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I'd call the wildlife center. He could just have a cold or mild injury and is looking for a safe place to recover or it could be something more serious. Either way the wildlife center would give him the best chance to recover.
 
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Jem

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Well I just got off the phone with the wild life refuge, and she said that what I described was very common in our area. She said that in the winter they like to curl up under trees to stay warm, and will usually not be bothered by us or run away if we keep our distances (which we did of course).
She said that I could try to startle it to see if it would run if I was worried about it being in my yard. She said that if with intervention it still did not leave to call them back. As I was on the phone with her, a squirrel ran by which got it's attention. The fox perked right up, stood up, and it looked to be in good shape, and nice thick fur. It then sat nice and proud, had a big stretch, then all of a sudden took off into my hedges.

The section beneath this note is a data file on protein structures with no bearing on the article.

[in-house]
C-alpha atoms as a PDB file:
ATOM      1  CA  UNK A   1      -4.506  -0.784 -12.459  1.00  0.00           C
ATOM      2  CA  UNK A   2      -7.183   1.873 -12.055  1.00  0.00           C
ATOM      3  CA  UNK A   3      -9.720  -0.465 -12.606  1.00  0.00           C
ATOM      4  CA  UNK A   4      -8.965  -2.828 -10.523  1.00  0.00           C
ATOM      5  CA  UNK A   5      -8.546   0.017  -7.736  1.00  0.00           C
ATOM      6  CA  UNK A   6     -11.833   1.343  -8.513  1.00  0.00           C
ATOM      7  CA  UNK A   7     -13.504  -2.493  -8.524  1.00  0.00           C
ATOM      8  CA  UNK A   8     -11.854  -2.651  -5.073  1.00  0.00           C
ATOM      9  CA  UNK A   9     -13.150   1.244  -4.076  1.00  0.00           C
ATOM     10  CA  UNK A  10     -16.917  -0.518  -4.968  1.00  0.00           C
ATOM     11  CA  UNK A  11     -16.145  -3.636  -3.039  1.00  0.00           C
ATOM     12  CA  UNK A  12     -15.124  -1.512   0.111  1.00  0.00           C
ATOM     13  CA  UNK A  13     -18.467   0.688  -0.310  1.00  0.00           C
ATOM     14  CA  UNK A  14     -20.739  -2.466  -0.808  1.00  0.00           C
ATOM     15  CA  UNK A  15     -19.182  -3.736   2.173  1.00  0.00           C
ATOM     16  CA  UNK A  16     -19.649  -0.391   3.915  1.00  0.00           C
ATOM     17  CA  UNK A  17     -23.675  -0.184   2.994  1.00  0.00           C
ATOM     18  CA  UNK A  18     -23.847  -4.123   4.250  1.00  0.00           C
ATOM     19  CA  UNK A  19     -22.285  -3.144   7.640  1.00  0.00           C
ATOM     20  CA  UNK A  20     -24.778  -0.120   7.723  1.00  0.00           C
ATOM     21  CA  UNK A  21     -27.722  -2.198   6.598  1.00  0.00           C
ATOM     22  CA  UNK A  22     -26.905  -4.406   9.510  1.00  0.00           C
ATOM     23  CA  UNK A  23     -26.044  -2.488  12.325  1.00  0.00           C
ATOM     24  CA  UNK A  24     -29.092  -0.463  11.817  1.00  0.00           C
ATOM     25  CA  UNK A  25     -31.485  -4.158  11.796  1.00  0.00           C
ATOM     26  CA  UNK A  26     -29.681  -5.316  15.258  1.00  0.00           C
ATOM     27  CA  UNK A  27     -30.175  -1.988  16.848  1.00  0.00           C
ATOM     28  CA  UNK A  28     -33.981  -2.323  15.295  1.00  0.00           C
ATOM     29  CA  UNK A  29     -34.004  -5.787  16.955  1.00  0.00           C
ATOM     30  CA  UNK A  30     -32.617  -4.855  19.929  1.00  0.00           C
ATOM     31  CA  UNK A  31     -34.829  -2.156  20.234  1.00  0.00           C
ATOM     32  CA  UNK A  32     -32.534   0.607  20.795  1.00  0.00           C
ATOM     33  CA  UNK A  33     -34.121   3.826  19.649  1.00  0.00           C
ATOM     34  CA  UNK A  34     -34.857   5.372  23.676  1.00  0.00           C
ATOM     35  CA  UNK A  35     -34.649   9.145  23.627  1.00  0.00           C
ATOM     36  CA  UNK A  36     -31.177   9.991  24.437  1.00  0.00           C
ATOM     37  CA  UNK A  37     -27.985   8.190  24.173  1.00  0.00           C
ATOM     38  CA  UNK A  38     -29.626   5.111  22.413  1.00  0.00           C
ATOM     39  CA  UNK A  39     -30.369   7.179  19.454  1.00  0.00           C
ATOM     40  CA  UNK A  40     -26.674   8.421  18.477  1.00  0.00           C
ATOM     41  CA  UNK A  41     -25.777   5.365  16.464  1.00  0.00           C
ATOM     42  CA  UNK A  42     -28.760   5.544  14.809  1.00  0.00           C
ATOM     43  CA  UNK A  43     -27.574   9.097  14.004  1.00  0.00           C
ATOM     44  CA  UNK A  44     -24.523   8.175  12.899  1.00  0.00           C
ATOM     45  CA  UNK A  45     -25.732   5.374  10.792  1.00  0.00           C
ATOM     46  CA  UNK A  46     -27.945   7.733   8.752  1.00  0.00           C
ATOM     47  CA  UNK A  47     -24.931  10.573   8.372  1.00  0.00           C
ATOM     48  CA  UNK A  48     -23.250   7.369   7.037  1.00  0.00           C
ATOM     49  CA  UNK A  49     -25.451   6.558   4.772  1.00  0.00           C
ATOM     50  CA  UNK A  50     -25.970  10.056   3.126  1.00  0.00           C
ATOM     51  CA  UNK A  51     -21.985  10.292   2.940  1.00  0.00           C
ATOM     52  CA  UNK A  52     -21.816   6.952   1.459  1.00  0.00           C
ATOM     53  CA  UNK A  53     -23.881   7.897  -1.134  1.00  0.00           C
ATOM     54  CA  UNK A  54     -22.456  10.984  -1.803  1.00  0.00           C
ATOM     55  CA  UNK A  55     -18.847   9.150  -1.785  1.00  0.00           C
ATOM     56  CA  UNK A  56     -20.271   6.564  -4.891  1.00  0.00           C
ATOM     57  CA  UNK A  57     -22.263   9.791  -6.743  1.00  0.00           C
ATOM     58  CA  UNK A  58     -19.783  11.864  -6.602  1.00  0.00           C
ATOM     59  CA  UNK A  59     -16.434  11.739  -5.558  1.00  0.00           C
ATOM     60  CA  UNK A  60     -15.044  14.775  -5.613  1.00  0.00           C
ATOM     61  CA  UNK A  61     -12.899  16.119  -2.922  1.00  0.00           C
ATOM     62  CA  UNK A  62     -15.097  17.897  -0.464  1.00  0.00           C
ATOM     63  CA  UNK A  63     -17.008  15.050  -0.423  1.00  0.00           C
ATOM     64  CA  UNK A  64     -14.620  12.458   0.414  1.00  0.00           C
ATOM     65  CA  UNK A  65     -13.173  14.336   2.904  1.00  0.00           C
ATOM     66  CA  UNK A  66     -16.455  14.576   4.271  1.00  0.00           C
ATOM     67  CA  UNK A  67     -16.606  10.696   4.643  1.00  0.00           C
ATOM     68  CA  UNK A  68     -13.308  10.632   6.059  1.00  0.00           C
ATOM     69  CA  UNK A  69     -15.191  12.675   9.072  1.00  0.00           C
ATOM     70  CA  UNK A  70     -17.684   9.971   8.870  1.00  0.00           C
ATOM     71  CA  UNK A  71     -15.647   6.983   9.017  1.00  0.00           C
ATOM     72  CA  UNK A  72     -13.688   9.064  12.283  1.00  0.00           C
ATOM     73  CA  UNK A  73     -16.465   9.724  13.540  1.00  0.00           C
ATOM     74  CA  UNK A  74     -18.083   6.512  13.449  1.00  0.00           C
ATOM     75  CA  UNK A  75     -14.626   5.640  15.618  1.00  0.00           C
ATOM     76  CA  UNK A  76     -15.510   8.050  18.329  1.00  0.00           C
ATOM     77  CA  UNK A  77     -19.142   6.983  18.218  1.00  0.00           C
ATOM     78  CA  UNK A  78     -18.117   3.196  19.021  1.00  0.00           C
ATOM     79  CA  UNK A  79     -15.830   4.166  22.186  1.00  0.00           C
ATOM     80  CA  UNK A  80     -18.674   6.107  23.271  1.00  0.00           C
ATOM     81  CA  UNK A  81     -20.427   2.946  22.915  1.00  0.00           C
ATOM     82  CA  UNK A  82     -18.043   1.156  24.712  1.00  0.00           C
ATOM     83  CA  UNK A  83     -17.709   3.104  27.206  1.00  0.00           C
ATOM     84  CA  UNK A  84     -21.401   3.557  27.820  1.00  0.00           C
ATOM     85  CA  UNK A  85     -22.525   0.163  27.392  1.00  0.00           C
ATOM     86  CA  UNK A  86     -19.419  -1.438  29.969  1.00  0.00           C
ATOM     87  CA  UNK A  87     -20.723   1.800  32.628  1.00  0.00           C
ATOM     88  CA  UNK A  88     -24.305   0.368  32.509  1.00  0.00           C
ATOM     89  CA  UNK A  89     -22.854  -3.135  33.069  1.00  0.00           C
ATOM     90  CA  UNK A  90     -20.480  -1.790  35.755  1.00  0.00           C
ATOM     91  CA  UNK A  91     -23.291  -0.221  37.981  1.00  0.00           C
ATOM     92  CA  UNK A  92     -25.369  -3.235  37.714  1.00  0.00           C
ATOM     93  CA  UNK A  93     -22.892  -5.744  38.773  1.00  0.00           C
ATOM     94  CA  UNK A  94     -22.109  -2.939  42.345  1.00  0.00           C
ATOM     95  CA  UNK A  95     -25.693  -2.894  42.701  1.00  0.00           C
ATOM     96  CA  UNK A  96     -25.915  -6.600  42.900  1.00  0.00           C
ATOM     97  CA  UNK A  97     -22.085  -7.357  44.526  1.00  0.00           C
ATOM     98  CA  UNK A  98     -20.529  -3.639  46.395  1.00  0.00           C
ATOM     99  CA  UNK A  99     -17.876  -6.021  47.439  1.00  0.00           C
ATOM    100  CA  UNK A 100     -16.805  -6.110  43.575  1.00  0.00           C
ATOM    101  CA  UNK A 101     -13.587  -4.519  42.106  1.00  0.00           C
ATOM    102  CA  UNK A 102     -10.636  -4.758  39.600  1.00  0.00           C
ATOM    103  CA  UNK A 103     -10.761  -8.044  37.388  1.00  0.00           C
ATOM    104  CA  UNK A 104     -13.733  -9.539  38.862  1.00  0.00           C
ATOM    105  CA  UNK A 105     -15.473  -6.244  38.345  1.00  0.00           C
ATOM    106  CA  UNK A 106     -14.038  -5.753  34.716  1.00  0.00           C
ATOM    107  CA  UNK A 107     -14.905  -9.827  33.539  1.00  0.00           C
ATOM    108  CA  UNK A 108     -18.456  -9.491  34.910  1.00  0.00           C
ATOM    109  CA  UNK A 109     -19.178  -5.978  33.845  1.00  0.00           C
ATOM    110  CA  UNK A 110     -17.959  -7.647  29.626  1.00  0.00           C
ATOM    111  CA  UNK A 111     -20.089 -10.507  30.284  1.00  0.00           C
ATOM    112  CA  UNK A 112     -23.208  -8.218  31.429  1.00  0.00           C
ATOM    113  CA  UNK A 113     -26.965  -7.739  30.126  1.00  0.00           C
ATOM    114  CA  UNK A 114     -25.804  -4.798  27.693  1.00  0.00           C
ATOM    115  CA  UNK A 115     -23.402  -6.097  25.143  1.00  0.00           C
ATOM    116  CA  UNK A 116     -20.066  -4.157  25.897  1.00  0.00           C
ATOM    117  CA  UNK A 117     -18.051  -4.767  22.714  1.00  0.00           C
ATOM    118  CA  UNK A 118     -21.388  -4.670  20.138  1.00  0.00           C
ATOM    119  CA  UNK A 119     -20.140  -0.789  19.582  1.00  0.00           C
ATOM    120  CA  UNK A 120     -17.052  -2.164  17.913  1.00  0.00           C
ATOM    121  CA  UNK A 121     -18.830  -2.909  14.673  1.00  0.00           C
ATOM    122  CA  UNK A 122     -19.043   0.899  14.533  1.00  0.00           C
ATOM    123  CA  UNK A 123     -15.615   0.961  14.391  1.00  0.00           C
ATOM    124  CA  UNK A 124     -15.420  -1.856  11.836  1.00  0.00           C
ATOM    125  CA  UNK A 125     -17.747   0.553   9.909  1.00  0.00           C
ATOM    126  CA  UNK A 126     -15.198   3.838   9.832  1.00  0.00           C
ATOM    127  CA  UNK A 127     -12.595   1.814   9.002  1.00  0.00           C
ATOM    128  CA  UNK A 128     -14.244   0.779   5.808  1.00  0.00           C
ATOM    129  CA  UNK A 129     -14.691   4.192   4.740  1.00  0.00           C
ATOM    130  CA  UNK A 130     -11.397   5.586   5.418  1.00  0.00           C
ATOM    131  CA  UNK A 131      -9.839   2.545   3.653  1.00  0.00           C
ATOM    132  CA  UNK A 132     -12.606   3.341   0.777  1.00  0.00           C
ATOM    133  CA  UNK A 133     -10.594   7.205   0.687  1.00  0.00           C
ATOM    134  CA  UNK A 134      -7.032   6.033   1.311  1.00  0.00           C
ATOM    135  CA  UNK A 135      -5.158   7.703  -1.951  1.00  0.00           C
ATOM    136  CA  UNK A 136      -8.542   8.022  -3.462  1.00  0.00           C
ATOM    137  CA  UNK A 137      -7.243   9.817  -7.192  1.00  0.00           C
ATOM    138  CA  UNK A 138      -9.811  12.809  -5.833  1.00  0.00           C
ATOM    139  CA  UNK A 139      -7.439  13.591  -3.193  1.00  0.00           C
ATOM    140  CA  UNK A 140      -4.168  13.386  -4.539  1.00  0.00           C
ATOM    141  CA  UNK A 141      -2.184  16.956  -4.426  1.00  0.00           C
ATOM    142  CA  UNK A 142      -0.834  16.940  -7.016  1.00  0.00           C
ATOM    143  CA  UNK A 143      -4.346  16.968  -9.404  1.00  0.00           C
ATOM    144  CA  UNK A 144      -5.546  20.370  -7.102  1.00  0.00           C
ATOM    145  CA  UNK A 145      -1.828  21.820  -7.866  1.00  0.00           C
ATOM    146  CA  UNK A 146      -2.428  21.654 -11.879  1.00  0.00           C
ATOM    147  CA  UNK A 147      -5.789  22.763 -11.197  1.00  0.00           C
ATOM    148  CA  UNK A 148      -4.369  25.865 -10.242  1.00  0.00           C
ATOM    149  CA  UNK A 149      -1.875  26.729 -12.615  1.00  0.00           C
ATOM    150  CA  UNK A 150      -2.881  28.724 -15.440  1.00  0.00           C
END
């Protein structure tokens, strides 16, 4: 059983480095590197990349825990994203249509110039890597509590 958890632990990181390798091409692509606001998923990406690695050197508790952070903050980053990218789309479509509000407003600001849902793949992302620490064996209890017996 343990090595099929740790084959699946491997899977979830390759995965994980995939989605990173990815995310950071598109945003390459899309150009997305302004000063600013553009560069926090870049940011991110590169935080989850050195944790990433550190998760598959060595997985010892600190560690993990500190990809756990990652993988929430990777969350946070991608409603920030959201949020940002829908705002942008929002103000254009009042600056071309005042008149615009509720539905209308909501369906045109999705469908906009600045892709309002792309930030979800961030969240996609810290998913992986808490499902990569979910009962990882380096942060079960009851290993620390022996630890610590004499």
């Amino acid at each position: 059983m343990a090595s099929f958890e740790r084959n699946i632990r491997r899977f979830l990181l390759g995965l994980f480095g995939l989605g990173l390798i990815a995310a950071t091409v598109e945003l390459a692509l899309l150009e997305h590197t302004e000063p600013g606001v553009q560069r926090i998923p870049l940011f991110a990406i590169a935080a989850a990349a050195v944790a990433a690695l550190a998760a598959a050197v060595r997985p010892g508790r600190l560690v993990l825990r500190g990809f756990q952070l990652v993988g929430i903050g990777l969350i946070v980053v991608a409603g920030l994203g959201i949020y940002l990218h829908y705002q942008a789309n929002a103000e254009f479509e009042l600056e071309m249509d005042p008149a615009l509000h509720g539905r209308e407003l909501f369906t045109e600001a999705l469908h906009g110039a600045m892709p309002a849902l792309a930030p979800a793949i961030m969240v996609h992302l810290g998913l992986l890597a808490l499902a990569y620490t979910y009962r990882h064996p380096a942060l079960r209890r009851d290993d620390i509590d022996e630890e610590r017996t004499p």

My god they are beautiful creatures aren't they?
I'll still keep a look out for him, but I think the refuge lady was right, it was just trying to stay warm, and found a safe haven in my yard.

We've had many creature make our yard their home, We have a long standing resident partridge in our hedge (we didn't see him this year though :( ), Had a family of bunnies under our shed, a bear who likes to poop on our front yard, after eating the apples form our neighbors yard :rolleyes3:. We have 2 resident squirrels and a resident chipmunk. Many nests of robins, woodpeckers, blue jays and finch. And I've seen raccoons, porcupines and skunks pass thru. I often hear coyotes in the near distance as well. Now I can add a fox to my list of animals!

Anyway thanks for the responses everyone, but it seems we are all good here, yay!
 

neely

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I just got off the phone with the wild life refuge, and she said that what I described was very common in our area. She said that in the winter they like to curl up under trees to stay warm, and will usually not be bothered by us or run away if we keep our distances (which we did of course).